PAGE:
Category Archives: Euskadi

Basque Fact of the Week: Butrón Castle

In probably 1996, after I had started this page and met Xabier Ormaetxea online, I visited the Basque Country and Xabier took me to see Butrón Castle. At the time, it was open for visitors, with people in period costume welcoming us and showing us the castle. For me, it was pretty impressive – you […]

Basque Fact of the Week: Munitibar-Arbatzegi-Gerrikaitz

My dad, Pedro Uberuaga Zabala, was from Munitibar, Bizkaia. Or better said, Gerrikaitz. At least, he always referred to his home as Gerrikaitz, not Munitibar. This confused me when I went to visit for the first time because the signs for the town say Munitibar. It turns out that this little town, home to less […]

Basque Fact of the Week: Mari Domingi, Olentzero’s Companion

These days, Olentzero, the Basque “Santa Claus” who brings gifts to children during Christmas, is reasonably well recognized in the Basque diaspora. He not only visits children in Euskal Herria, but can often be found in Basque clubs in the United States, South America, and elsewhere. Even the New Mexico Euskal Etxea, back when it […]

Basque Fact of the Week: La Concha, the Iconic Beach of Donostia

You can do worse than having La Concha be the path you take to class. When I lived in Donostia, during my attempt to learn a bit of Euskara, I lived in the neighborhood Egia. While I often took the bus, when I wasn’t late and the weather was decent, I’d walk along the beach […]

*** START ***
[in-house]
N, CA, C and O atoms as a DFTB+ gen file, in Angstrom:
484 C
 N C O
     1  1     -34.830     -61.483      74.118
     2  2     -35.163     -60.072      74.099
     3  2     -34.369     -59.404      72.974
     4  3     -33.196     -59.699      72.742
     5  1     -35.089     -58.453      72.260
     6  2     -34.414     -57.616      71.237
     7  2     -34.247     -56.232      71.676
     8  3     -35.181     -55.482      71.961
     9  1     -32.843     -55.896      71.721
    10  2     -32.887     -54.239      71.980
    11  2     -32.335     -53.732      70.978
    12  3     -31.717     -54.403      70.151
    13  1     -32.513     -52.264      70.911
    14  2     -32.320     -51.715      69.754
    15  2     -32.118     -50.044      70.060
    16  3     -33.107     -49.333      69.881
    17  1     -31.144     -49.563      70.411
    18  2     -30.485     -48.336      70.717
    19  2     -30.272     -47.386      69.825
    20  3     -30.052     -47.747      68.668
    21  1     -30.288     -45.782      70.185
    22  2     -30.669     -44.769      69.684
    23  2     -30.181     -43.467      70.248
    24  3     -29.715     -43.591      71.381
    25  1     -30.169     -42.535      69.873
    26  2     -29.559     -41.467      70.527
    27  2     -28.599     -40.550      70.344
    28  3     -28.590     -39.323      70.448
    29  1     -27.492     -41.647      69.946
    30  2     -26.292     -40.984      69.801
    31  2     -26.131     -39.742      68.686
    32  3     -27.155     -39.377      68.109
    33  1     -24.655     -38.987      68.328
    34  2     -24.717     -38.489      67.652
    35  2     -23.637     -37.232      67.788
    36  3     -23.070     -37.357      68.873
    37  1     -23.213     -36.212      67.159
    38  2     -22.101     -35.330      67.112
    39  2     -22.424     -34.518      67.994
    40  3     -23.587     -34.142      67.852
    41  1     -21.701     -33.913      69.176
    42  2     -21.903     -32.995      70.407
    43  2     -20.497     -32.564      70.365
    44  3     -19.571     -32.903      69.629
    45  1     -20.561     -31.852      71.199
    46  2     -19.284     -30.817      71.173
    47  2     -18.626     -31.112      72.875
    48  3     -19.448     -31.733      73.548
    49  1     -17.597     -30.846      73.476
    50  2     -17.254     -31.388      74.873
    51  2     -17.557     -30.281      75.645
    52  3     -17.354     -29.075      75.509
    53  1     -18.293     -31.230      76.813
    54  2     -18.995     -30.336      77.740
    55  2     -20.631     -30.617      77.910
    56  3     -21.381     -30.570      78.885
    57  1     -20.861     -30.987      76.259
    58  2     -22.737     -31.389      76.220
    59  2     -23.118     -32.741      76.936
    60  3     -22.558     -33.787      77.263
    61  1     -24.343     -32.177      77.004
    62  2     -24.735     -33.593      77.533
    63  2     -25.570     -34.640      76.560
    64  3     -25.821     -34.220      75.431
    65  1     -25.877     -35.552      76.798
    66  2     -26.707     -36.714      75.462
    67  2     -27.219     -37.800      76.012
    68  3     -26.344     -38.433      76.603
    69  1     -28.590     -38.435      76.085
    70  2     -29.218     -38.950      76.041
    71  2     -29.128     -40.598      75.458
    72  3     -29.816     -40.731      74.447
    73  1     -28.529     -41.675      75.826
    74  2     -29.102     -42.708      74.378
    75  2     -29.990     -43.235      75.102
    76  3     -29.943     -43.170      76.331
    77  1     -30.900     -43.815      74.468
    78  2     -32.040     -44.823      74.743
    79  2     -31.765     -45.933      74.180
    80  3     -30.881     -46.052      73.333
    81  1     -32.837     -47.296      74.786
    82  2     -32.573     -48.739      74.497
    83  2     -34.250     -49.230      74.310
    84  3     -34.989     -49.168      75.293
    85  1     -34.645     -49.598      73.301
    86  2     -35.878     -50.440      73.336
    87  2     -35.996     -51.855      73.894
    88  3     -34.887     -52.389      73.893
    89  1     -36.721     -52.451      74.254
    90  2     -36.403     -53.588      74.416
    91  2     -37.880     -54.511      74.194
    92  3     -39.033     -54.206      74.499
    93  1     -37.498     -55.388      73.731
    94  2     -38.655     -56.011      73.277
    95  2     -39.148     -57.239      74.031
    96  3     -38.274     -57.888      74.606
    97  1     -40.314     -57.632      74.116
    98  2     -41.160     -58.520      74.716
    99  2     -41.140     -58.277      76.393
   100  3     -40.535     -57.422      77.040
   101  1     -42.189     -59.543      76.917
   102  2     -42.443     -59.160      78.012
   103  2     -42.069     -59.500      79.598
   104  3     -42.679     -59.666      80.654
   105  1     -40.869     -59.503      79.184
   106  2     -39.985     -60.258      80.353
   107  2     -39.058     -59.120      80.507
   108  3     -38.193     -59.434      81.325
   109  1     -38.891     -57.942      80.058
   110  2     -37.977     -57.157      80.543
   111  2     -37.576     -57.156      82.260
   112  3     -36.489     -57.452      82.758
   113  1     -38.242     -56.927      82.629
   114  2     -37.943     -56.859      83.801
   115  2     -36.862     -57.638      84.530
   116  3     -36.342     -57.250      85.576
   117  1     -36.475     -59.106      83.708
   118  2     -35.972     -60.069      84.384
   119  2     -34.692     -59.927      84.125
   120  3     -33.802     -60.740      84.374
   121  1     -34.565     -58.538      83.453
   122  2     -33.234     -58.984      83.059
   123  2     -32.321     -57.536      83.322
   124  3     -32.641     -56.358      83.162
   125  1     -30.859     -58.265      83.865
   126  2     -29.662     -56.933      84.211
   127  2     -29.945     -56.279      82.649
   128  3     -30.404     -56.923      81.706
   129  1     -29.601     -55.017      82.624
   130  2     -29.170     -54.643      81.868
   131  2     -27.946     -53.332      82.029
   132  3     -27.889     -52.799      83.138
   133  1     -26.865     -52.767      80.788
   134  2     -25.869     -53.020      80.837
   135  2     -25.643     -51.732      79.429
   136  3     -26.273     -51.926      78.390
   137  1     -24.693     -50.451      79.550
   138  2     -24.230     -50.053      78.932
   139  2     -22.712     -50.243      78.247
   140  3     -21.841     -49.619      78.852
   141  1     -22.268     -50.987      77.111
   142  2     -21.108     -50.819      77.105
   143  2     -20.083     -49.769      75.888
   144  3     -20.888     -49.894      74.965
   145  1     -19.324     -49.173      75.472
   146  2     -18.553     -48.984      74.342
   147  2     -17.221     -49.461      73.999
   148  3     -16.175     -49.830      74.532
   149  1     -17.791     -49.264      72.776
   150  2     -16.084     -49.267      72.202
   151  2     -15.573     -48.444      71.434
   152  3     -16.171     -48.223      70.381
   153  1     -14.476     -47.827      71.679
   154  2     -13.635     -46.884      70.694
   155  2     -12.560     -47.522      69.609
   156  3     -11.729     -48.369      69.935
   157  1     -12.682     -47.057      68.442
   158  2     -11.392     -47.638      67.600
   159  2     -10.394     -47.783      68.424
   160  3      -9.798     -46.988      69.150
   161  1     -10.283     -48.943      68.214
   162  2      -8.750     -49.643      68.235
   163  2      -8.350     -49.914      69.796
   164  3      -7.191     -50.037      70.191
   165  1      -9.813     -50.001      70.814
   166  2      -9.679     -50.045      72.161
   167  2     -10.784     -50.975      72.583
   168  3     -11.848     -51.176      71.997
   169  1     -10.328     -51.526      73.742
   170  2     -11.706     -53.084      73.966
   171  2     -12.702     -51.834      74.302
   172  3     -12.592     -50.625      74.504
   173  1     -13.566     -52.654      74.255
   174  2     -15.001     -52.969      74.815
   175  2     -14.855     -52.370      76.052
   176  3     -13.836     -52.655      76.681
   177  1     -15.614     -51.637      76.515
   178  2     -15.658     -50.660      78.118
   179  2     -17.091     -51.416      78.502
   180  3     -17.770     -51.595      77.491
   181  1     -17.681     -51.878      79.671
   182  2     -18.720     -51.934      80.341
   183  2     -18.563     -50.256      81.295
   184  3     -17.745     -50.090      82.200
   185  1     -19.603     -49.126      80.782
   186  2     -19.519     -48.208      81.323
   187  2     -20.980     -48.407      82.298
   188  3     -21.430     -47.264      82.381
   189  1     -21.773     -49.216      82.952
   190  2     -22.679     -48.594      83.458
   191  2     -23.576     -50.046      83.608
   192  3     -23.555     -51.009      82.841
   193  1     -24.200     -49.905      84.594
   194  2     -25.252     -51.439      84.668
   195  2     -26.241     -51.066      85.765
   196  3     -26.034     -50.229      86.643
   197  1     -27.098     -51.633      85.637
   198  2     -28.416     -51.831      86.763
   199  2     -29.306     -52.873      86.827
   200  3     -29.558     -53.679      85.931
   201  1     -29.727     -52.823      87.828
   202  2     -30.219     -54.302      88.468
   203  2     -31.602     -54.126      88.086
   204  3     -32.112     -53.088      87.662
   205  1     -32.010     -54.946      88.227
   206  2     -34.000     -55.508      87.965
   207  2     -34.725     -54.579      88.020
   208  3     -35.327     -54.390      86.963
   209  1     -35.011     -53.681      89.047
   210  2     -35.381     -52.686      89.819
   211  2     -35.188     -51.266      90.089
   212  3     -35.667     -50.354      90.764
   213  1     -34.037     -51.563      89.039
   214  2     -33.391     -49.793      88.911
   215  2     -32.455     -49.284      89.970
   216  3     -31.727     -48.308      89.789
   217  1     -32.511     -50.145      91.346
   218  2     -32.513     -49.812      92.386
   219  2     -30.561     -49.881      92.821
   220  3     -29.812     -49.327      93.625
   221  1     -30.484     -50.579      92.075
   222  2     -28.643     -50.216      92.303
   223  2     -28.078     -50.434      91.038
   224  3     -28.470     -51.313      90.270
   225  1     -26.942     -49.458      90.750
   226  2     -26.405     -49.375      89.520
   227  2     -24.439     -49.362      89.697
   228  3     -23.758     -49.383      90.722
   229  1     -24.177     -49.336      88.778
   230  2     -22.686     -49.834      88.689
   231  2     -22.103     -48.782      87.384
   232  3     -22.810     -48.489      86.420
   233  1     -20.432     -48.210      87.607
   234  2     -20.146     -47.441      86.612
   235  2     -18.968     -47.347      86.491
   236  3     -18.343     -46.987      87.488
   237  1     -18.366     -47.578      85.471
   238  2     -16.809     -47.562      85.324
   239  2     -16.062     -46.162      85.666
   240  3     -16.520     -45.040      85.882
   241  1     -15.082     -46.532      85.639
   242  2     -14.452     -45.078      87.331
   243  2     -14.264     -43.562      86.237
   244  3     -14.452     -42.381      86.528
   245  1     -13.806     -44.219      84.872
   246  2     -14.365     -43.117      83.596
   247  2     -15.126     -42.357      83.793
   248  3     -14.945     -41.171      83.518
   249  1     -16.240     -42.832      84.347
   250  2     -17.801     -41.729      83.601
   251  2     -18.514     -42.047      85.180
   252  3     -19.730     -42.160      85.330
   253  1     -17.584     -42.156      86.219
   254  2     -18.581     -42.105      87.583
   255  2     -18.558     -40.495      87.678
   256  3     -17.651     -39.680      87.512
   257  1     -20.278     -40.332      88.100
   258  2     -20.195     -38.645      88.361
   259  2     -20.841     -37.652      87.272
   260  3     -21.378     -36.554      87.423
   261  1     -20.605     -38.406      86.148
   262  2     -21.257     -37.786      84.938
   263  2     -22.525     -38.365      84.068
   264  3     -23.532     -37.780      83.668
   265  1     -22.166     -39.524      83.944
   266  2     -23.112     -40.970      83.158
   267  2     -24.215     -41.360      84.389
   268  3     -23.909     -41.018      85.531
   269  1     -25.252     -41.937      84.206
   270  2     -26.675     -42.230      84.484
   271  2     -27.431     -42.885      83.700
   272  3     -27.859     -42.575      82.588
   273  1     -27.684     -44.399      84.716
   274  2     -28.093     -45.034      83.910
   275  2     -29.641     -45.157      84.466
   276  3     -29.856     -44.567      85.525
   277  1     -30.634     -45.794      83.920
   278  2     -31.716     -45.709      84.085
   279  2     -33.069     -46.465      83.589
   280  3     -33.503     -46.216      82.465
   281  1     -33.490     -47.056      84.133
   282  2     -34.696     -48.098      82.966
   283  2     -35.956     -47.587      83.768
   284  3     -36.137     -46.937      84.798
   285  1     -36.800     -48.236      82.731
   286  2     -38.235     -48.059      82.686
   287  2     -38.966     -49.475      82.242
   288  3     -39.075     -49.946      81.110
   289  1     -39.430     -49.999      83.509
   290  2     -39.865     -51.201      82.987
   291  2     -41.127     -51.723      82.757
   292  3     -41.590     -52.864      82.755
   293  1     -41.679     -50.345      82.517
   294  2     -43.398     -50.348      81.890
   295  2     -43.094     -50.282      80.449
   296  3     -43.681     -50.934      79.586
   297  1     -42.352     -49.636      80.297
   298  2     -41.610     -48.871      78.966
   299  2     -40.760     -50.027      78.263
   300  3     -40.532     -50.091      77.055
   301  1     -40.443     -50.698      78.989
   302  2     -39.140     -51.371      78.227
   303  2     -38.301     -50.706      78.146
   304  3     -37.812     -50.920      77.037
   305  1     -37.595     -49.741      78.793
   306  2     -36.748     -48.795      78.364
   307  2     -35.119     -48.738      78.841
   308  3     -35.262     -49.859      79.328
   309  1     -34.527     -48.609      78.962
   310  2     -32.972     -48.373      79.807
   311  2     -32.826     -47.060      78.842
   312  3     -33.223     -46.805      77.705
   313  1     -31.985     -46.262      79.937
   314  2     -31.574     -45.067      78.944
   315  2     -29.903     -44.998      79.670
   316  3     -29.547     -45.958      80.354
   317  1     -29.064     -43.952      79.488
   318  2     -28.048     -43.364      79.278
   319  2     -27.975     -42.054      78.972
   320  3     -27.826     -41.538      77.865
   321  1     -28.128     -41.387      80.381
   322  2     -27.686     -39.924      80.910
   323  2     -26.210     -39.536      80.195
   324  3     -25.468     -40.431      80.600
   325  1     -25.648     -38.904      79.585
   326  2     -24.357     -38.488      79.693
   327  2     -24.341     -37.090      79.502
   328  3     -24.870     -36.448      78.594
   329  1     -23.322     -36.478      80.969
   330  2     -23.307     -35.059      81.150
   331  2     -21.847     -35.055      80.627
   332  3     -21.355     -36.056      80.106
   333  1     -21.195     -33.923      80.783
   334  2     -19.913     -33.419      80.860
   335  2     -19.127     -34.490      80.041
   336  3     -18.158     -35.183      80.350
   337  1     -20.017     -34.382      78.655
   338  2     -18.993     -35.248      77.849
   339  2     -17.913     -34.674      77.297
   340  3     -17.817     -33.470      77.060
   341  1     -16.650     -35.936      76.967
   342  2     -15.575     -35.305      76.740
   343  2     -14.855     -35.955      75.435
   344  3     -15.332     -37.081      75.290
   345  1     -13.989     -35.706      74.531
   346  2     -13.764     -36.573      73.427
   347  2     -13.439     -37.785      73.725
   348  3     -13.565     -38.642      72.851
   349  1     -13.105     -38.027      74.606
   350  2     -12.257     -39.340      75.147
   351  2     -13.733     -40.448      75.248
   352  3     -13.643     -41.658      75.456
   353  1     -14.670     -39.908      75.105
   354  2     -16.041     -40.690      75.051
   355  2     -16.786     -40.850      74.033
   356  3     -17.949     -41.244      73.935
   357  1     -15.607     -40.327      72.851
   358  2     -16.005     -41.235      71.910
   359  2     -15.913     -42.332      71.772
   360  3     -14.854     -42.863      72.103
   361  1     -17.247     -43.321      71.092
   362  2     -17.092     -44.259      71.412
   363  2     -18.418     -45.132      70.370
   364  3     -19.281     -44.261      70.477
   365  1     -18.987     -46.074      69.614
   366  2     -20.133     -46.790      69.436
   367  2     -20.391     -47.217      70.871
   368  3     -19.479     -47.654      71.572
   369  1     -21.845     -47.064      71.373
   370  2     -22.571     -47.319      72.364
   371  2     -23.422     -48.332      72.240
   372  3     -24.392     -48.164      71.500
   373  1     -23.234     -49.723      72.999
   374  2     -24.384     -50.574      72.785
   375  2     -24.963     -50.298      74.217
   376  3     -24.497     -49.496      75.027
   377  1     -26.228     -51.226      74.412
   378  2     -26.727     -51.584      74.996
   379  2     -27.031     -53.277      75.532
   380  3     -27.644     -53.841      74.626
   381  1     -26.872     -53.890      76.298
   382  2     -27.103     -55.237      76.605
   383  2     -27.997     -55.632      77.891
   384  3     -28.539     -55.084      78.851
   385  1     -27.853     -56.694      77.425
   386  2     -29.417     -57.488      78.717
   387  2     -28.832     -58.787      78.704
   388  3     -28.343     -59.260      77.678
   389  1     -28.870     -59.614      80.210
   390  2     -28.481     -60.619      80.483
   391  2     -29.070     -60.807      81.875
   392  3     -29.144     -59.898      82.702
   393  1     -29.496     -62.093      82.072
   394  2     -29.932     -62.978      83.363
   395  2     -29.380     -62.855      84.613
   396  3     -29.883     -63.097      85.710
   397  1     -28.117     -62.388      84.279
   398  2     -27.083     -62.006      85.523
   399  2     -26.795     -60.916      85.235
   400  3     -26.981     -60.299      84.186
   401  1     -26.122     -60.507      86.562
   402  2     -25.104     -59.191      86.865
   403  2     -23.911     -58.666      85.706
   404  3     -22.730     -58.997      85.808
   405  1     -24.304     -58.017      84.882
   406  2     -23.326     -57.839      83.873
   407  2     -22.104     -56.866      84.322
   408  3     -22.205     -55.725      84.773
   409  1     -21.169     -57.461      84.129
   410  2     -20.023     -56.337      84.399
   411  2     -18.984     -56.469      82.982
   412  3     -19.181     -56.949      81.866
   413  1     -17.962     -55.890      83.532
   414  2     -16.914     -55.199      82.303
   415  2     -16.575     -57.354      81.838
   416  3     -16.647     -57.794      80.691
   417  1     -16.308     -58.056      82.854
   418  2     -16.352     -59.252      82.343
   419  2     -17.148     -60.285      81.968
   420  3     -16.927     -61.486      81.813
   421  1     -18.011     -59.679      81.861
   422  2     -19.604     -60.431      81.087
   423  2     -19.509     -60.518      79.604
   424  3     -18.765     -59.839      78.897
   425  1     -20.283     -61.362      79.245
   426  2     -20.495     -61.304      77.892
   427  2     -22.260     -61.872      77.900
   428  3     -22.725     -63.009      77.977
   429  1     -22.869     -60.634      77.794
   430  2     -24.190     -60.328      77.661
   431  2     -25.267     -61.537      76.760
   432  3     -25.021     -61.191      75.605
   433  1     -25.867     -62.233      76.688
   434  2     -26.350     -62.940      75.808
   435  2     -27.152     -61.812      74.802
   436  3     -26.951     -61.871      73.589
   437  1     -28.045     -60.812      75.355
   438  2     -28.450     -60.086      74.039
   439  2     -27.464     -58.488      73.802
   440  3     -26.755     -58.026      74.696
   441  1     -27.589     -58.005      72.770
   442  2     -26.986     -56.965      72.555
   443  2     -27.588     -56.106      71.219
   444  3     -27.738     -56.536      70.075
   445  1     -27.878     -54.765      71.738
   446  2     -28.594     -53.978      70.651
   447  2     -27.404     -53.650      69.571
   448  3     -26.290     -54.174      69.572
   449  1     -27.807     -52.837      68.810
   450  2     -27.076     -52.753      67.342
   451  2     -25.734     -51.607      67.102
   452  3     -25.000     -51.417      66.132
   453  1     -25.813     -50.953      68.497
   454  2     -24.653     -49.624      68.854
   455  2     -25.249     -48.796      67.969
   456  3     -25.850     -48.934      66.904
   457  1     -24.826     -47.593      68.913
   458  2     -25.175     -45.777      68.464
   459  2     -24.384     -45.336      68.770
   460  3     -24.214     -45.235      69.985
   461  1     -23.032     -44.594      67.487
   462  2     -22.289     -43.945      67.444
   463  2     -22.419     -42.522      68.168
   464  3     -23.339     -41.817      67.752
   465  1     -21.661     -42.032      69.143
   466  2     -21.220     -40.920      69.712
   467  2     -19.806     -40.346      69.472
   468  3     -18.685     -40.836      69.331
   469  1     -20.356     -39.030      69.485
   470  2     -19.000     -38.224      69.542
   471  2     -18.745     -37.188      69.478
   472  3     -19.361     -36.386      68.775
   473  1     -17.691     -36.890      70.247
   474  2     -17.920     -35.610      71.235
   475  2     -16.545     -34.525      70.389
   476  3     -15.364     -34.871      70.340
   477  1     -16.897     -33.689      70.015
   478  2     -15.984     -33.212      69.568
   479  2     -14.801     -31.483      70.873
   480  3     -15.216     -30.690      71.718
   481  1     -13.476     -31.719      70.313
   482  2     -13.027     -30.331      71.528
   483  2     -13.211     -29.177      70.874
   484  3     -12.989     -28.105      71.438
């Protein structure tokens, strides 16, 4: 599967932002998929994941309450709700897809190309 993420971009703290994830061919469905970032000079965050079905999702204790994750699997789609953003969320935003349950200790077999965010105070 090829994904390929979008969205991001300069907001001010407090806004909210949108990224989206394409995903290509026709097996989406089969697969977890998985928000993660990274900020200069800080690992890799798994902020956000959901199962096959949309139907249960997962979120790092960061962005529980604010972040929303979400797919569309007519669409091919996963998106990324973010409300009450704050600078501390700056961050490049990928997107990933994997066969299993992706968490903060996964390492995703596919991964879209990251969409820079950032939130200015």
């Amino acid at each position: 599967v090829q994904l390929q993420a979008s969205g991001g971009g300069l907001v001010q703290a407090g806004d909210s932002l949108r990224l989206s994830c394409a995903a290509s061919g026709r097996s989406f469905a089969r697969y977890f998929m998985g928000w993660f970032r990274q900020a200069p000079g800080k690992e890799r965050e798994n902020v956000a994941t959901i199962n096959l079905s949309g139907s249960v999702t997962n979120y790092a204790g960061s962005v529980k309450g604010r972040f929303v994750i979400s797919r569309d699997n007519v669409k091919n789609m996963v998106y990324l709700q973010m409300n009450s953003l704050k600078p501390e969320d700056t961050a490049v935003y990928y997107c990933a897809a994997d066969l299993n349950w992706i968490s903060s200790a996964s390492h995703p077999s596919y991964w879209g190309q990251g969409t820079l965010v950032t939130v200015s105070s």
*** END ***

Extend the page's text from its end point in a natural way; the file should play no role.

A Basque Doctor Without Borders

A Basque doctor without borders The life of Gonzalo Aranguren Sabas as recounted by his grandson Gontzal Aranguren Laflin Gonzalo Aranguren Sabas (Bilbao 1903-Hondarribia 1974) was a man of many qualities worthy of mention and whose memory is his best legacy, not only for all his descendants but also for all those who associated with […]

Sketches of Basque Scenery by Henry Wilkinson (1838)

Jon Aske sent this set of postcards originally drawn in 1838. This is part of a set of postcards that a savings bank in Donostia put out in 1975. They offer a fascinating look at some of the iconic places of the Basque Country nearly 200 years ago. A little more information about these sketches […]

Basque Fact of the Week: The Basque City of Eibar

When I lived in the Basque Country, feebly trying to learn Euskara, I spent a lot of time in Ermua, Bizkaia, where my aunt and her family lives. Just across the border, in Gipuzkoa, lies Eibar. As a relatively young kid, I never gave Eibar much thought — it was just a town that the […]

Basque Fact of the Week: The San Telmo Museum

Maybe, slowly, life is starting to return to some semblance of normal and people are going to start traveling again, visiting family and friends they haven’t seen for over a year or more. If you find yourself in the Basque Country with some time to spare, check out the San Telmo Museum. Nestled in the […]

Basque Fact of the Week: The Quality of the Basque Government is High

For about a decade now, the Quality of Government Institute, at the University of Gothenburg in Sweden, has been evaluating the quality of government of the various regions in Europe. By measuring impartiality, corruption, and quality, they generate a so-called European Quality of Government Index (EQI), a number that describes the overall quality of government […]

Basque Fact of the Week: Picasso’s Guernica

Tomorrow marks 84 years since the bombing of Gernika, that day during the Spanish Civil War when Hitler’s Air Force, at the behest of Franco, bombed the civilian population of the Basque village on a Monday, market day. It was one of the first aerial bombings of a civilian population, though other Basque towns, notably […]